by Drew Hunt Film Horizon Line

The Ornithologist | João Pedro Rodrigues

June 23, 2017

Utterly adventurous, João Pedro Rodrigues’s dizzying and highly personal The Ornithologist is loosely based on the life of St. Anthony of Padua and unfolds in the remote northeast wilderness of the director’s native Portugal, where the film’s central figure, the handsome Fernando (played by Paul Hamy, but voiced by Rodrigues), kayaks along a river searching for rare birds. A serene and docile mood—Rui Poças’s majestic widescreen cinematography occasionally resembles something out of a nature doc or travelogue—eventually gives way to a phantasmagoric and occasionally surreal examination of the unique intersections between religion and fantasy. Fernando’s journey, which places him on a mythical road to personal, sexual and spiritual awakening, reflects the life of not only St. Anthony, but also of Rodrigues himself, who replaces Fernando in the film, toward the end.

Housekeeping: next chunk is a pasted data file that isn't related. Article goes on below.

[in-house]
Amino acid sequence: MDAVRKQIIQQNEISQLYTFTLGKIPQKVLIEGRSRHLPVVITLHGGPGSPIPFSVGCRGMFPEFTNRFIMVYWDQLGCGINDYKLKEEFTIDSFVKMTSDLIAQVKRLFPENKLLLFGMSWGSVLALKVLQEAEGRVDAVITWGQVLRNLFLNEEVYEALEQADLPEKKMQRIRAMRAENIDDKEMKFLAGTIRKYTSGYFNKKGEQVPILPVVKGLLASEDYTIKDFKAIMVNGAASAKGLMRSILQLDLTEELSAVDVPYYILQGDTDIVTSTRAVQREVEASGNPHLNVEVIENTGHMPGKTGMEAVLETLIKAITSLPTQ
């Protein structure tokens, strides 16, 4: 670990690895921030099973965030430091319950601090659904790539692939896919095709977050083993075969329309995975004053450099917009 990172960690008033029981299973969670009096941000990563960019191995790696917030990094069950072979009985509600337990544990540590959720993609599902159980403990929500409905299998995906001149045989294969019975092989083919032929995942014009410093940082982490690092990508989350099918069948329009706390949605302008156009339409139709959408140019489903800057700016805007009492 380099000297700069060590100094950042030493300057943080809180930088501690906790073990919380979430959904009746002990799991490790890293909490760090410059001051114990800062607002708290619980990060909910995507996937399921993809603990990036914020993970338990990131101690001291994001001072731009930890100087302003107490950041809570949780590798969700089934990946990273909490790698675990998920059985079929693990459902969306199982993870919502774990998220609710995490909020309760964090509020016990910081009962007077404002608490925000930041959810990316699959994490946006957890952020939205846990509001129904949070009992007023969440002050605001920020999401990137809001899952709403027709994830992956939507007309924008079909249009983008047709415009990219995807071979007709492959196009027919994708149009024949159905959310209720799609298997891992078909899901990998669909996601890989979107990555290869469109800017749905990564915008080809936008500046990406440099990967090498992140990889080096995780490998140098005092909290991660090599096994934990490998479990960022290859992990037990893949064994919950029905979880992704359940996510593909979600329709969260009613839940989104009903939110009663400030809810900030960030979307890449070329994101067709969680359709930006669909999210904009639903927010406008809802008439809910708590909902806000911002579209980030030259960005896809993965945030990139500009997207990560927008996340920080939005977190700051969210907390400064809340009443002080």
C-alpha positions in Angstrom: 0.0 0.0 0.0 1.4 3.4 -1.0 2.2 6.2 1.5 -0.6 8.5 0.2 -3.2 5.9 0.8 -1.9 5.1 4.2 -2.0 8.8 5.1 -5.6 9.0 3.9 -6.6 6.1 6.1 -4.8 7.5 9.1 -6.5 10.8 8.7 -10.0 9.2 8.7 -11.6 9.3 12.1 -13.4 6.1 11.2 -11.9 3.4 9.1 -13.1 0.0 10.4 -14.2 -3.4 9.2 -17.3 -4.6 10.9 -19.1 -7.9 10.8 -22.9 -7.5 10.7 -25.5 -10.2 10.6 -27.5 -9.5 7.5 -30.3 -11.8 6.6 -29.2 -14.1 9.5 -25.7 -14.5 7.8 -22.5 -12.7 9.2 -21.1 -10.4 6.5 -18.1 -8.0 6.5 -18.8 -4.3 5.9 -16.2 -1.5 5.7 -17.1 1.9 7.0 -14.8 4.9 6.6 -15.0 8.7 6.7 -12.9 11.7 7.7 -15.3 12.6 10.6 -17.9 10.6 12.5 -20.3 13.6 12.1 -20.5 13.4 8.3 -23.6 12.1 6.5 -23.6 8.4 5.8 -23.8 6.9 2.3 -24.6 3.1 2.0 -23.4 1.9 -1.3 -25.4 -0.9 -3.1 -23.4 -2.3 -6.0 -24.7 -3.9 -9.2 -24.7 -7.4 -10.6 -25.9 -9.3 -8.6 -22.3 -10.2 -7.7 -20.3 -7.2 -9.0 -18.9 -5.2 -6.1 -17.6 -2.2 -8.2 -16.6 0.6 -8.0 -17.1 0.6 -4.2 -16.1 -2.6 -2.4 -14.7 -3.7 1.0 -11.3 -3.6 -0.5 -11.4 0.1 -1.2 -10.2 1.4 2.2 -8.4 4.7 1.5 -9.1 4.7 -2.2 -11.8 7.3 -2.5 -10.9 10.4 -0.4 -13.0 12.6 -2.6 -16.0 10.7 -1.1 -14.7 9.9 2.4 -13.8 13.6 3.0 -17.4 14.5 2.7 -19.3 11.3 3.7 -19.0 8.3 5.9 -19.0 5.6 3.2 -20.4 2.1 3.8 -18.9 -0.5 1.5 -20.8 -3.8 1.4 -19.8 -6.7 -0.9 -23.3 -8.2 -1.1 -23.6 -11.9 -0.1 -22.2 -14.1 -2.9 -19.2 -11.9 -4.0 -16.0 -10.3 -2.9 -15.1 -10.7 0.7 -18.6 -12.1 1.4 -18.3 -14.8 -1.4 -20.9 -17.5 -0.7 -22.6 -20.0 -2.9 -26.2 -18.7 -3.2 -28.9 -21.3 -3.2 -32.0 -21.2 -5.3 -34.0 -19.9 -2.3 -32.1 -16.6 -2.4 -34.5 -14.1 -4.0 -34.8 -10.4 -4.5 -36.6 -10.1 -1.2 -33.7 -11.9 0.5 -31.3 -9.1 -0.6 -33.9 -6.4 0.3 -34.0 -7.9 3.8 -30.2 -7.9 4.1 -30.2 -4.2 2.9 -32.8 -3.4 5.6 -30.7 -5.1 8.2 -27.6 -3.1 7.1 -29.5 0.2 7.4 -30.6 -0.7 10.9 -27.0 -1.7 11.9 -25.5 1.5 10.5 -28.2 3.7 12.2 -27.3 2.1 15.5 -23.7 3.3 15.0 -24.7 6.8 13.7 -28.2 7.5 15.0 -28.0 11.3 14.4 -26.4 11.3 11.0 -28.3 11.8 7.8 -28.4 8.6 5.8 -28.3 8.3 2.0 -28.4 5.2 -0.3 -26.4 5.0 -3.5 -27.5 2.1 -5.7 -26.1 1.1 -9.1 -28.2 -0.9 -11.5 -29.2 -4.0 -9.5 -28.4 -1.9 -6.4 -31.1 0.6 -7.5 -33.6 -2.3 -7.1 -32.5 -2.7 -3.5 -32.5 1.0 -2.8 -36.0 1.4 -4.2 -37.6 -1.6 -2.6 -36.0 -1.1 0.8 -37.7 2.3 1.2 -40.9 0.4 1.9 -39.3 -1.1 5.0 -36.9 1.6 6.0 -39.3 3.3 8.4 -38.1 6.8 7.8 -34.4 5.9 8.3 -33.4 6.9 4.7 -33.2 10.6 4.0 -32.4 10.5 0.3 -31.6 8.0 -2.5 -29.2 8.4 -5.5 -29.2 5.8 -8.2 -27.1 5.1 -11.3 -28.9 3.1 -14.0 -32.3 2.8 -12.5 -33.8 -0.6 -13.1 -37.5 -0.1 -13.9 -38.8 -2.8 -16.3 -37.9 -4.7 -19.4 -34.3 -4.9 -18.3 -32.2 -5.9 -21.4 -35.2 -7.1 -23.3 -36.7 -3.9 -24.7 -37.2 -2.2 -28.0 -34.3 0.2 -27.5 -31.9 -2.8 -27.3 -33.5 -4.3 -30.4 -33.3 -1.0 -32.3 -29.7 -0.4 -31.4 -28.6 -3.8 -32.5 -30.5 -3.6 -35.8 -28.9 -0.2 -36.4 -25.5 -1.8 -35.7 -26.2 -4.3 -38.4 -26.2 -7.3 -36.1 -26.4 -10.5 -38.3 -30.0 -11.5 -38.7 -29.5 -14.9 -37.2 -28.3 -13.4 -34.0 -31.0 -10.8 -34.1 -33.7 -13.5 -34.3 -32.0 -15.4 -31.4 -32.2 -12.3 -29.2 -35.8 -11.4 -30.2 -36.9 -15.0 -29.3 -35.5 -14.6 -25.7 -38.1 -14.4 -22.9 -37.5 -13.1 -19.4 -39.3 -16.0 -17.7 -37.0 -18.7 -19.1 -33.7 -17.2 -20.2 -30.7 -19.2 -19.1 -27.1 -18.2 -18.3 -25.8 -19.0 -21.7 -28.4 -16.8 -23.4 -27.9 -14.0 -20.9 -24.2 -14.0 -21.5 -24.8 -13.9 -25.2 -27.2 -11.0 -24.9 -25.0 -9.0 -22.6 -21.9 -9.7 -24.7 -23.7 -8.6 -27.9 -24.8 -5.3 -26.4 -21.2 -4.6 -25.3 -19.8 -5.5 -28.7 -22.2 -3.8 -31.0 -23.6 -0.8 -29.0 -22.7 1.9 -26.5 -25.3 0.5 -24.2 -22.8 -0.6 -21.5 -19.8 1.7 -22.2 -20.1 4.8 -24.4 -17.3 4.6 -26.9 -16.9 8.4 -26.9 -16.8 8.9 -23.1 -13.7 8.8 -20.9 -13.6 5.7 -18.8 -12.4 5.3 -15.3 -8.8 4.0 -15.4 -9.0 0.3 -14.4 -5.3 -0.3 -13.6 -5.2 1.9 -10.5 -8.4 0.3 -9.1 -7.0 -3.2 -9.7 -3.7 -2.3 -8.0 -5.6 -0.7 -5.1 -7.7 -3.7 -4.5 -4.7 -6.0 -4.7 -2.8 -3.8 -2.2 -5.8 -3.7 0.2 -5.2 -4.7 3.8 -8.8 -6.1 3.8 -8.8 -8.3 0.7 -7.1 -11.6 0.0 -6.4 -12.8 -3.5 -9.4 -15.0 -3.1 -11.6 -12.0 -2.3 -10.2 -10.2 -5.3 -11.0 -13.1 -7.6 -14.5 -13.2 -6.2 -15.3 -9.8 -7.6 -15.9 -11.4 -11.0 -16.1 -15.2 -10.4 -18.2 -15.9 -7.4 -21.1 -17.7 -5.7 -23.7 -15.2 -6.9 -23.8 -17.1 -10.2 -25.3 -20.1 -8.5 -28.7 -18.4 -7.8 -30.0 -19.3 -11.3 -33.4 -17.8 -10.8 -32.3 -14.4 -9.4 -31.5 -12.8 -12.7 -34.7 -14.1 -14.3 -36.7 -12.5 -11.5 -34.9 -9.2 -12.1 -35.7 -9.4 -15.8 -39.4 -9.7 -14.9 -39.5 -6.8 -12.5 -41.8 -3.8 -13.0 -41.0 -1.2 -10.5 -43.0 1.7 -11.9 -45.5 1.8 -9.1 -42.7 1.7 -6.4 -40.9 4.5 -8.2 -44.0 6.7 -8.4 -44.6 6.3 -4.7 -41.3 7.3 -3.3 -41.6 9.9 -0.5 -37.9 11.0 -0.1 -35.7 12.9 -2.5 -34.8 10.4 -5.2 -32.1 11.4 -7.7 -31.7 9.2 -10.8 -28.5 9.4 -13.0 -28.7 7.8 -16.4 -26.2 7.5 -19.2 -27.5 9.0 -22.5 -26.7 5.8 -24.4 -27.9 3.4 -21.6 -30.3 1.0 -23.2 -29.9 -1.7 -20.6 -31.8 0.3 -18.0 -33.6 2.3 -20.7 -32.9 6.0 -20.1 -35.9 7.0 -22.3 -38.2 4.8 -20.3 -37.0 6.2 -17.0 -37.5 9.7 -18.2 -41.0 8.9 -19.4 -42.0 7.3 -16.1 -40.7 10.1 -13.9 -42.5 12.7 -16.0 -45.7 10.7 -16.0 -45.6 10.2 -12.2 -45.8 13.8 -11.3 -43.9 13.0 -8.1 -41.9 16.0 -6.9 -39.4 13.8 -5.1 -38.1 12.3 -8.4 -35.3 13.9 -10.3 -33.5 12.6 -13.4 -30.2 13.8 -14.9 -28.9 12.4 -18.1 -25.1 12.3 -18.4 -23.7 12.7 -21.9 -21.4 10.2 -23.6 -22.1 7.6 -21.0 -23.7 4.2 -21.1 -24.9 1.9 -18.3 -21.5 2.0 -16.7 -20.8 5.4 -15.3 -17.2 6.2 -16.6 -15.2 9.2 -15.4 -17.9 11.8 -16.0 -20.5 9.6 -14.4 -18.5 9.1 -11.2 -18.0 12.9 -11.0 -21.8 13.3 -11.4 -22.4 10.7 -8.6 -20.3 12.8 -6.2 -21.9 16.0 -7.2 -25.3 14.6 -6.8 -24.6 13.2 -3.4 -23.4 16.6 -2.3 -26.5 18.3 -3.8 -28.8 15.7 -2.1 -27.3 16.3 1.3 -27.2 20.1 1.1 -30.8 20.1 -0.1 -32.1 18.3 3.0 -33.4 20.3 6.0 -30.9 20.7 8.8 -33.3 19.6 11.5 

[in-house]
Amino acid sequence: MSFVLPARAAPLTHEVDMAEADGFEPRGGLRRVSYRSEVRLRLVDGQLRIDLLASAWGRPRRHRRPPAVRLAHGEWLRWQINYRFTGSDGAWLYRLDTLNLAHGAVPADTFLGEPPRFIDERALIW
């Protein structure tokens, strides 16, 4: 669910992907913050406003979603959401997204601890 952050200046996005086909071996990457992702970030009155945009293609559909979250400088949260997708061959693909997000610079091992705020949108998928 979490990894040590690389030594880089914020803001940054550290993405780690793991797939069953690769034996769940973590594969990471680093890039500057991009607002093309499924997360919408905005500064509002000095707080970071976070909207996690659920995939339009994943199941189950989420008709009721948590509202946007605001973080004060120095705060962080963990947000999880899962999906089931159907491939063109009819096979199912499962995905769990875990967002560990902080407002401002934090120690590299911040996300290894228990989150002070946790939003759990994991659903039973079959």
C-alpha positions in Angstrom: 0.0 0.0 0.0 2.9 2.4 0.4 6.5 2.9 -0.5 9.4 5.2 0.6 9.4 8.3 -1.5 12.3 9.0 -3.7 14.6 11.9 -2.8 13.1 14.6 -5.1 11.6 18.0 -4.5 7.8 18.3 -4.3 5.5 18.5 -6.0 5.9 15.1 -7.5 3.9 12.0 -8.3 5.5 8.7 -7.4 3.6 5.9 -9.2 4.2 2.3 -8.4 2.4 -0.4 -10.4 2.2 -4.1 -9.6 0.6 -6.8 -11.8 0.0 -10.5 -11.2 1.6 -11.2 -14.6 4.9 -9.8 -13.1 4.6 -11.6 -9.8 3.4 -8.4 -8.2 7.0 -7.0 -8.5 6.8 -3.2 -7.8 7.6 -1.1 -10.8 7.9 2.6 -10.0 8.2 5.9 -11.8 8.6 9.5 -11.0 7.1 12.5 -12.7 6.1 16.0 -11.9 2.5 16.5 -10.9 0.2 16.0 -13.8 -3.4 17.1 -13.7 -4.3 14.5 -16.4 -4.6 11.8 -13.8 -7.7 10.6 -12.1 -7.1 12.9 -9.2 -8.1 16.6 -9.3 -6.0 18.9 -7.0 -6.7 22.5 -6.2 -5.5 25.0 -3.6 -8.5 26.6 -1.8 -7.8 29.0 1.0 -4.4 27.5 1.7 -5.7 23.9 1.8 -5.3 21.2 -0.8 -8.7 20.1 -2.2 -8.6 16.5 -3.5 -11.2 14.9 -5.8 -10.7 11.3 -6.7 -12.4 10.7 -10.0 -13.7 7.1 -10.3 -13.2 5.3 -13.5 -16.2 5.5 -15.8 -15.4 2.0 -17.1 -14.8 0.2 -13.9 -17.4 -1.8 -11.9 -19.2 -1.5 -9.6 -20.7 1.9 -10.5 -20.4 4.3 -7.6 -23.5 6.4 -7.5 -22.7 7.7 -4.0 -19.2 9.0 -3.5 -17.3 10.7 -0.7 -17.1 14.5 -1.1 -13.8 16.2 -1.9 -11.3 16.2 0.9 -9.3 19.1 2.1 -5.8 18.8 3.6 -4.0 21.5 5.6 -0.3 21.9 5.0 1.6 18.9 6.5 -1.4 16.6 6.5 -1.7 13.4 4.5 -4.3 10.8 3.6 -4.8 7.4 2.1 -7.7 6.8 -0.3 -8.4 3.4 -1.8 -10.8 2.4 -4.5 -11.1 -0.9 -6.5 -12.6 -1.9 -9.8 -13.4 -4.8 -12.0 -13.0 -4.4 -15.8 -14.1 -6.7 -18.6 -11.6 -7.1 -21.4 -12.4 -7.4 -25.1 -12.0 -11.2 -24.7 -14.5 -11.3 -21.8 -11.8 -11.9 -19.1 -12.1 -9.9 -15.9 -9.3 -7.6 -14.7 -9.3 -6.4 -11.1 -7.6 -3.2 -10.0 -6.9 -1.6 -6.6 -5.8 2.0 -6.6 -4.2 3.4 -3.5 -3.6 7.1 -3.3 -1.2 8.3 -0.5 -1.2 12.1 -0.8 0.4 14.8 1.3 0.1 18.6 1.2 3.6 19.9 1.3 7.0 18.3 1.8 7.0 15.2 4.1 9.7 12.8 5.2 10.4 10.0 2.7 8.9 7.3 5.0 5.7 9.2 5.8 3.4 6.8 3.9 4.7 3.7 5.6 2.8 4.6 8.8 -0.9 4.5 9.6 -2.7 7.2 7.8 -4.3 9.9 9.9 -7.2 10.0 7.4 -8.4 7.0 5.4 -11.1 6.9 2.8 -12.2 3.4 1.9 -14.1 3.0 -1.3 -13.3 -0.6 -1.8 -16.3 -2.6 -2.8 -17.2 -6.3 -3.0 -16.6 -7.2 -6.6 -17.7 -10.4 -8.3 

The nature of transformation—psychological, physical, and eventually metaphysical—points to a unique kind of self-enlightenment capable through the process of creating cinema and experiencing nature, which Rodrigues compares to an alternately spiritual and erotic endeavor. During his stint in the jungle, Fernando encounters a pair of Chinese lesbians as well as a trio of bare-breasted huntresses, evades evil forest demons and has some one-on-one time with Jesus Christ. He’s also peed on. The film bears stylistic similarities to Pier Paolo Pasolini and Jean Genet, but Rodrigues, who describes The Ornithologist as “an adventure film,” is also channeling a somewhat surprising source: John Ford. Like a typical Ford protagonist, Fernando endures a series of trials and tribulations amid a natural yet arduous landscape, with the ultimate goal being personal transformation. Here, the exploration of the transformative process, under the specific guise of a religious and sexual awakening, proves more subversive and irreverent than anything Ford ever attempted, but the rhythms—and thus the catharsis—feel unexpectedly the same.

Published as part of Toronto International Film Festival 2016 | Dispatch 2.